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  • 23-Jun-2017 2:18 PM | Kimberley White (Administrator)

    This week we were lucky to catch Clare of Prickly Thistle, to hear all about her exciting textile mill plans.

    First up, can you tell me who you are, and a wee bit about your business?

    I'm Clare Campbell, a Chartered Accountant turned designer. I established Prickly Thistle in 2015 as a new challenge after accomplishing all my goals to date.  I asked myself how I could apply the skills that I've gleaned from other successful organisations and create a business that gives people around the world an emotive experience and champions an economic uprising for the Highlands. Prickly Thistle was born, to give clients the opportunity to weave their own piece of history through bespoke tartan designs and products.


    What does a typical day look like for you?

    A typical day would be a different day every day; no two have ever been the same! The range of client services that we offer at Prickly Thistle can see me in the design studio working on a new bespoke tartan for a client based on the research information they have uploaded to their private design book on our portal, to visiting the mill to film new commissions being woven, to working on the new Highland mill plans and even scheduling a late Skype call to speak with clients in North America about their product collection labels. No detail is ever left out. But I suppose one aspect that is essential to every day, is my coffee routine…

    What made you want to get into the industry?

    I have always had a love for how beautiful a tartan cloth can be, a simple design in the sense of mirrored horizontal and vertical lines. But as I began to research the history, it connected with me; in that this cloth carries an almighty sense of purpose and belonging for so many, certainly for the last 200 years. Then I asked myself the question – how can I disrupt the next 200-year chapter? Today we live in one global nomadic society and long for experiences that connect emotionally, so what does that mean for tartan?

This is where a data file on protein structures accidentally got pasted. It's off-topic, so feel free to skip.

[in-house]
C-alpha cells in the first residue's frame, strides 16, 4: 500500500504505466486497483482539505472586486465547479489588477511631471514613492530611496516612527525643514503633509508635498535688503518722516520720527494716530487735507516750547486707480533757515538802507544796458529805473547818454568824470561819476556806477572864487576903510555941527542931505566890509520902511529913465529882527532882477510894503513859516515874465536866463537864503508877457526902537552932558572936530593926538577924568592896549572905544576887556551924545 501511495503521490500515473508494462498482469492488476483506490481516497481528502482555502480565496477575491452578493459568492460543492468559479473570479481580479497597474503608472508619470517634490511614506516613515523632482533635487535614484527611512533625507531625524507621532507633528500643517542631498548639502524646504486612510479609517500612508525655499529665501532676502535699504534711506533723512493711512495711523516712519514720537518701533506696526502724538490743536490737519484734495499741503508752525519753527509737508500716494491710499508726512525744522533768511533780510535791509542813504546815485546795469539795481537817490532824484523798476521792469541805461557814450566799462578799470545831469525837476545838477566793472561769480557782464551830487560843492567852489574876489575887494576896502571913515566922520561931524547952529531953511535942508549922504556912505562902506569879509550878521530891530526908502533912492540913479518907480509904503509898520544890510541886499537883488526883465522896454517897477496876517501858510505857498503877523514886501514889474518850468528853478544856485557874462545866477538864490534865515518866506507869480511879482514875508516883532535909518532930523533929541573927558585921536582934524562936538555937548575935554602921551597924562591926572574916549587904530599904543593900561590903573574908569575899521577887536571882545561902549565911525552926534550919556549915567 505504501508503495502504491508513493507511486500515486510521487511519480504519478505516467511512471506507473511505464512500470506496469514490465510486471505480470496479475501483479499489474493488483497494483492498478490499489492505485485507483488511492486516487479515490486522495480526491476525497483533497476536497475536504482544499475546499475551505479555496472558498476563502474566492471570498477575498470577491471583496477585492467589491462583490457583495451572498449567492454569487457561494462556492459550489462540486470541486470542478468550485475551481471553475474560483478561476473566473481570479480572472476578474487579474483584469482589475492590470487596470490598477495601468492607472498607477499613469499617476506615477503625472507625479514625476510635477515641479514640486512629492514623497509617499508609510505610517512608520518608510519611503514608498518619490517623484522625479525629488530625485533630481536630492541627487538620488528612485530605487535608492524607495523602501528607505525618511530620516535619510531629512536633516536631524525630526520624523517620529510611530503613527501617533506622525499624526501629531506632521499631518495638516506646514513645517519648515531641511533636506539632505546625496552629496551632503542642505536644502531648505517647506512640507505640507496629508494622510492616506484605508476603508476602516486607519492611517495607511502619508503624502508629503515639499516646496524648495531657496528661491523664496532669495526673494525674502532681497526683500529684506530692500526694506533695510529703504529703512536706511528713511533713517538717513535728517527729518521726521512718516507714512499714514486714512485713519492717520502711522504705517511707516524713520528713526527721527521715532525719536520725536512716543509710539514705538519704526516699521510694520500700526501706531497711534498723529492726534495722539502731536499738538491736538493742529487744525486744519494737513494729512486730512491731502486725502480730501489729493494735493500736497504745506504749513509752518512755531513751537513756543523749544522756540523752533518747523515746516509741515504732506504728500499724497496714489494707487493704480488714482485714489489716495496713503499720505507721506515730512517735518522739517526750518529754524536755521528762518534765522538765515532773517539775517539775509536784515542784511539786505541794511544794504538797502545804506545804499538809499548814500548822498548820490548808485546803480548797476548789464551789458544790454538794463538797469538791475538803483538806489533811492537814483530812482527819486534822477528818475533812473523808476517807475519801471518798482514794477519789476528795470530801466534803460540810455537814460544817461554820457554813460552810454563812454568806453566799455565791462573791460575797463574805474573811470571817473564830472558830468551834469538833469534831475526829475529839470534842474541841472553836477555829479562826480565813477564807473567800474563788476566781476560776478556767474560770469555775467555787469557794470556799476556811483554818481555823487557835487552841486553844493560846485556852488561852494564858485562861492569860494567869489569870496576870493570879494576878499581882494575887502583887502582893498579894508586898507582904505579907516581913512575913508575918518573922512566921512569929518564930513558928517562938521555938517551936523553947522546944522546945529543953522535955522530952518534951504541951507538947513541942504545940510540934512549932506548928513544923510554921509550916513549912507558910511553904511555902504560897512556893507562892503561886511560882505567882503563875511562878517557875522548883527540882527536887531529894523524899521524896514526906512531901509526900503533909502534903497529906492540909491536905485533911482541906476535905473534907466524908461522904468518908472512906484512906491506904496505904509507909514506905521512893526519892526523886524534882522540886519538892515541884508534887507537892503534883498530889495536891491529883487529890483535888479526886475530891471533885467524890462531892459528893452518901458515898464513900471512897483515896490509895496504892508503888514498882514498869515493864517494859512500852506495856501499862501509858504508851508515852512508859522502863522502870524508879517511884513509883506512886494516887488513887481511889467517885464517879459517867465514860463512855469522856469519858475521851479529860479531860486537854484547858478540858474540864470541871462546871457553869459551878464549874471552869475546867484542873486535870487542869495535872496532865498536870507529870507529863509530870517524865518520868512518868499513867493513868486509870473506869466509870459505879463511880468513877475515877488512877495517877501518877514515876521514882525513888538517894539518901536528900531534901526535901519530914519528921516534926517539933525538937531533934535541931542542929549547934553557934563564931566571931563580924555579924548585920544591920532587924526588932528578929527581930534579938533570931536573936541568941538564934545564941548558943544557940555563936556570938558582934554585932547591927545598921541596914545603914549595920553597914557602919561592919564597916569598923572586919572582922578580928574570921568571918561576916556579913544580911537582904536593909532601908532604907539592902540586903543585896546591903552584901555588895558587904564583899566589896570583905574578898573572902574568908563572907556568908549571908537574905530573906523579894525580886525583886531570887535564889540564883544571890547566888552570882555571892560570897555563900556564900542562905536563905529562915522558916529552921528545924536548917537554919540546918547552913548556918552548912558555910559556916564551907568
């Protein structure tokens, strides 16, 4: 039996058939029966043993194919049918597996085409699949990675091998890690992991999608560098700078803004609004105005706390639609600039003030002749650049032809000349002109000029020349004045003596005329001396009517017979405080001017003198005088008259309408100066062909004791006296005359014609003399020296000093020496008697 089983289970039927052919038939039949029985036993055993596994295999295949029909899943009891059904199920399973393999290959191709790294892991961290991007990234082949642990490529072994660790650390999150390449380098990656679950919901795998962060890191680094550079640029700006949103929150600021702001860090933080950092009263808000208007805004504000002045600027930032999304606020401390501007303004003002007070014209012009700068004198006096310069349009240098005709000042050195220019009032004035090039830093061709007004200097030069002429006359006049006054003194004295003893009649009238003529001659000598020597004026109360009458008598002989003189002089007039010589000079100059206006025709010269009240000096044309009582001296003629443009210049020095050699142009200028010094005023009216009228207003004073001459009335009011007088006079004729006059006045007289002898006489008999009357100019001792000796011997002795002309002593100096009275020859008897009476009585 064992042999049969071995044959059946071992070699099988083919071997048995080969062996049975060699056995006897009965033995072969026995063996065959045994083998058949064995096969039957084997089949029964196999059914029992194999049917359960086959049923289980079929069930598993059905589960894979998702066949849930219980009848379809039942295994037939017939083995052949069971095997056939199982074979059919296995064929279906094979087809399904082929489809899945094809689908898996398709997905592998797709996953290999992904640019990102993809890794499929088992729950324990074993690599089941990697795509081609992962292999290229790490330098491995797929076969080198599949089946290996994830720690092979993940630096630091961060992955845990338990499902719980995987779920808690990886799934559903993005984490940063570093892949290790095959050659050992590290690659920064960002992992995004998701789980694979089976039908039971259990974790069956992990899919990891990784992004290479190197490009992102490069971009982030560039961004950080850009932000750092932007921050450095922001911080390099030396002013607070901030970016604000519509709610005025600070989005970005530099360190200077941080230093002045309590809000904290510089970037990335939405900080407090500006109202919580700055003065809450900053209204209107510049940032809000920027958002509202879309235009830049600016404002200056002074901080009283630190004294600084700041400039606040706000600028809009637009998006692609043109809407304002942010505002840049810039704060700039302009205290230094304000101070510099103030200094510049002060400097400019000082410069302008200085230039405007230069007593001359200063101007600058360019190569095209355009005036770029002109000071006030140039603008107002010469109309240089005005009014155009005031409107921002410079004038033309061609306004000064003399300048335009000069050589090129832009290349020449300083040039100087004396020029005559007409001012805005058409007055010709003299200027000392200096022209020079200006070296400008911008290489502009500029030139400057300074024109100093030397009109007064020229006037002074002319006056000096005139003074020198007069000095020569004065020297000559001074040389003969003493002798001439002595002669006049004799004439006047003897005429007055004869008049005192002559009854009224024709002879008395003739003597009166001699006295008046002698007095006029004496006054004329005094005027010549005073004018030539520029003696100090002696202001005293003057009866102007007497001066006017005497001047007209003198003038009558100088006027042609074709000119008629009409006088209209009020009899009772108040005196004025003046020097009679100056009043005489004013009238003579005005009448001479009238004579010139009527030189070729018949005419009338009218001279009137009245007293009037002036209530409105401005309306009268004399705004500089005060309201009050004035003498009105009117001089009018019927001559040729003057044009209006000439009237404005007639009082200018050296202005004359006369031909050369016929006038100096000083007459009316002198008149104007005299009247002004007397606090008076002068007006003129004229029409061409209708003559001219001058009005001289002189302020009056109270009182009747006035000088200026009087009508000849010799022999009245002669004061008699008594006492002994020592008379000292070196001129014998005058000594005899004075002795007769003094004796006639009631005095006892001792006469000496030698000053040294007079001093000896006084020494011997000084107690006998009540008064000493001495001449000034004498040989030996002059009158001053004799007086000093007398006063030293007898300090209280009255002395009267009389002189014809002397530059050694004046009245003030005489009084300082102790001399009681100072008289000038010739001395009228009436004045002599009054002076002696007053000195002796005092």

What are you most proud of in your career so far?

    The design process that I share with clients is one that discovers a story, their personal story, so to be able to present them with a tartan design that manages to encapsulate all of this, whilst adding to their legacy with its formal registration into the National Records of Scotland, makes me feel proud and privileged.


    Who are the influential figures you look up to for inspiration?

    All entrepreneurs who have the tenacity to follow their passion and vision. To to quote Steve Jobs, “The people who are crazy enough to think they can change the world are the ones who do”.

    What exciting projects do you have in the pipeline for the near future?

    The headline project has to be my crowdfunding campaign due to launch later in 2017. This will be to raise funds to build a textiles mill in the mainland Highland region once again, a heritage industry so synonymous with this region that the wearing of a tartan kilt is known around the world as being part of the “Highland Dress”. Watch this space!


    What is your favourite thing about your job?

    At the moment my favourite thing about my work is the challenge of bringing my vision into a reality.

    What does your workspace look like? 

    I work in the design studio looking out to Ben Wyvis and the Cromarty Firth from one window and from the other I see the steading that is waiting to be restored as a mill. On my desk I have a desktop workstation which I use for my tartan design software, also paired with a laptop it is great to have two devices on at the same time to double up on admin and creative work. Pantone charts are a must at all times, at least 6 notebooks all for a different purpose – design notes, product prototype sketches, marketing ideas, even one just for to-do lists.


    What is the best piece of advice you’ve ever been given?

    Not everyone is your customer.

    What are you looking for from the textile industry currently?

    An opportunity to protect and preserve tartan weaving skills, but also promote innovation and disruption to the traditional methods and applications. The power of collaborations are never to be underestimated, and a continuous opportunity to collaborate with like-minded people is something I will always look for in this industry.